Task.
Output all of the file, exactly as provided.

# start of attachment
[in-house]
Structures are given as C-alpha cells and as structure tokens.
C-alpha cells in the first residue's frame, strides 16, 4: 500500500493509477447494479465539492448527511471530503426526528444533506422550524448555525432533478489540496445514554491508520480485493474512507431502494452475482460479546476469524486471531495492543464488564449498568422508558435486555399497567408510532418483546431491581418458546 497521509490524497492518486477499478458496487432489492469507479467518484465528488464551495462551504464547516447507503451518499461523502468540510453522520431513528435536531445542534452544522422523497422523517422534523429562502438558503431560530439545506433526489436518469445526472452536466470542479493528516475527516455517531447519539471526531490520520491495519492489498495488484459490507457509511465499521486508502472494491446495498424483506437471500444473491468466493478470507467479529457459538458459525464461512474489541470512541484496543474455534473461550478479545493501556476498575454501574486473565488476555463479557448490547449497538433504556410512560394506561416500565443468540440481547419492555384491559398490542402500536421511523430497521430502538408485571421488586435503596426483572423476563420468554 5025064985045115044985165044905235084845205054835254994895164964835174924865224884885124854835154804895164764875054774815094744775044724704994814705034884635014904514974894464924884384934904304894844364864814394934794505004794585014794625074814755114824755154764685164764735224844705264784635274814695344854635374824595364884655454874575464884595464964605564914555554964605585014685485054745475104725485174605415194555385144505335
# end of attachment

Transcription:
[in-house]
Structures are given as C-alpha cells and as structure tokens.
C-alpha cells in the first residue's frame, strides 16, 4: 500500500493509477447494479465539492448527511471530503426526528444533506422550524448555525432533478489540496445514554491508520480485493474512507431502494452475482460479546476469524486471531495492543464488564449498568422508558435486555399497567408510532418483546431491581418458546 497521509490524497492518486477499478458496487432489492469507479467518484465528488464551495462551504464547516447507503451518499461523502468540510453522520431513528435536531445542534452544522422523497422523517422534523429562502438558503431560530439545506433526489436518469445526472452536466470542479493528516475527516455517531447519539471526531490520520491495519492489498495488484459490507457509511465499521486508502472494491446495498424483506437471500444473491468466493478470507467479529457459538458459525464461512474489541470512541484496543474455534473461550478479545493501556476498575454501574486473565488476555463479557448490547449497538433504556410512560394506561416500565443468540440481547419492555384491559398490542402500536421511523430497521430502538408485571421488586435503596426483572423476563420468554 5025064985045115044985165044905235084845205054835254994895164964835174924865224884885124854835154804895164764875054774815094744775044724704994814705034884635014904514974894464924884384934904304894844364864814394934794505004794585014794625074814755114824755154764685164764735224844705264784635274814695344854635374824595364884655454874575464884595464964605564914555554964605585014685485054745475104725485174605415194555385144505335